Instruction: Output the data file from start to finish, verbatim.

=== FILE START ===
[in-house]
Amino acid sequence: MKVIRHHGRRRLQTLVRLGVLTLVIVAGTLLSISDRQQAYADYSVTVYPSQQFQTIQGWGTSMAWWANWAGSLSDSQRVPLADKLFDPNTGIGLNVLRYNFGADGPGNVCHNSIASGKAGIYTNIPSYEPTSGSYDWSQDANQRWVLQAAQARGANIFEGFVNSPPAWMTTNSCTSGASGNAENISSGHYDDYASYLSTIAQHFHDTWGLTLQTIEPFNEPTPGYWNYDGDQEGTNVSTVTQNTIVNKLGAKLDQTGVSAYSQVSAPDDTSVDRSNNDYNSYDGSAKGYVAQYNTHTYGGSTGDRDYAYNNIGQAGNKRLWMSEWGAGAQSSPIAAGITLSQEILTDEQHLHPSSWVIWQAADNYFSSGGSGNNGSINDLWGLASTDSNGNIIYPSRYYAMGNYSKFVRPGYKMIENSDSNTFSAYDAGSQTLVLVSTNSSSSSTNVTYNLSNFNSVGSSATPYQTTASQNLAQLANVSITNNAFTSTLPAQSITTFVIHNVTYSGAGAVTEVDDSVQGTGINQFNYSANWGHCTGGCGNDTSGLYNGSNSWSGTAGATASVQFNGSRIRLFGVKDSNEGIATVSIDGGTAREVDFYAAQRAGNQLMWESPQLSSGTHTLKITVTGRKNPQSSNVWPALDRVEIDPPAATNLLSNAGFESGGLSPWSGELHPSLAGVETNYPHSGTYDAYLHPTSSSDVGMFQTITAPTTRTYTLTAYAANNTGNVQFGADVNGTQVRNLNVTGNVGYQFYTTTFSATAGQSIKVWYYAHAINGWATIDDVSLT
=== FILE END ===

[in-house]
Amino acid sequence: MKVIRHHGRRRLQTLVRLGVLTLVIVAGTLLSISDRQQAYADYSVTVYPSQQFQTIQGWGTSMAWWANWAGSLSDSQRVPLADKLFDPNTGIGLNVLRYNFGADGPGNVCHNSIASGKAGIYTNIPSYEPTSGSYDWSQDANQRWVLQAAQARGANIFEGFVNSPPAWMTTNSCTSGASGNAENISSGHYDDYASYLSTIAQHFHDTWGLTLQTIEPFNEPTPGYWNYDGDQEGTNVSTVTQNTIVNKLGAKLDQTGVSAYSQVSAPDDTSVDRSNNDYNSYDGSAKGYVAQYNTHTYGGSTGDRDYAYNNIGQAGNKRLWMSEWGAGAQSSPIAAGITLSQEILTDEQHLHPSSWVIWQAADNYFSSGGSGNNGSINDLWGLASTDSNGNIIYPSRYYAMGNYSKFVRPGYKMIENSDSNTFSAYDAGSQTLVLVSTNSSSSSTNVTYNLSNFNSVGSSATPYQTTASQNLAQLANVSITNNAFTSTLPAQSITTFVIHNVTYSGAGAVTEVDDSVQGTGINQFNYSANWGHCTGGCGNDTSGLYNGSNSWSGTAGATASVQFNGSRIRLFGVKDSNEGIATVSIDGGTAREVDFYAAQRAGNQLMWESPQLSSGTHTLKITVTGRKNPQSSNVWPALDRVEIDPPAATNLLSNAGFESGGLSPWSGELHPSLAGVETNYPHSGTYDAYLHPTSSSDVGMFQTITAPTTRTYTLTAYAANNTGNVQFGADVNGTQVRNLNVTGNVGYQFYTTTFSATAGQSIKVWYYAHAINGWATIDDVSLT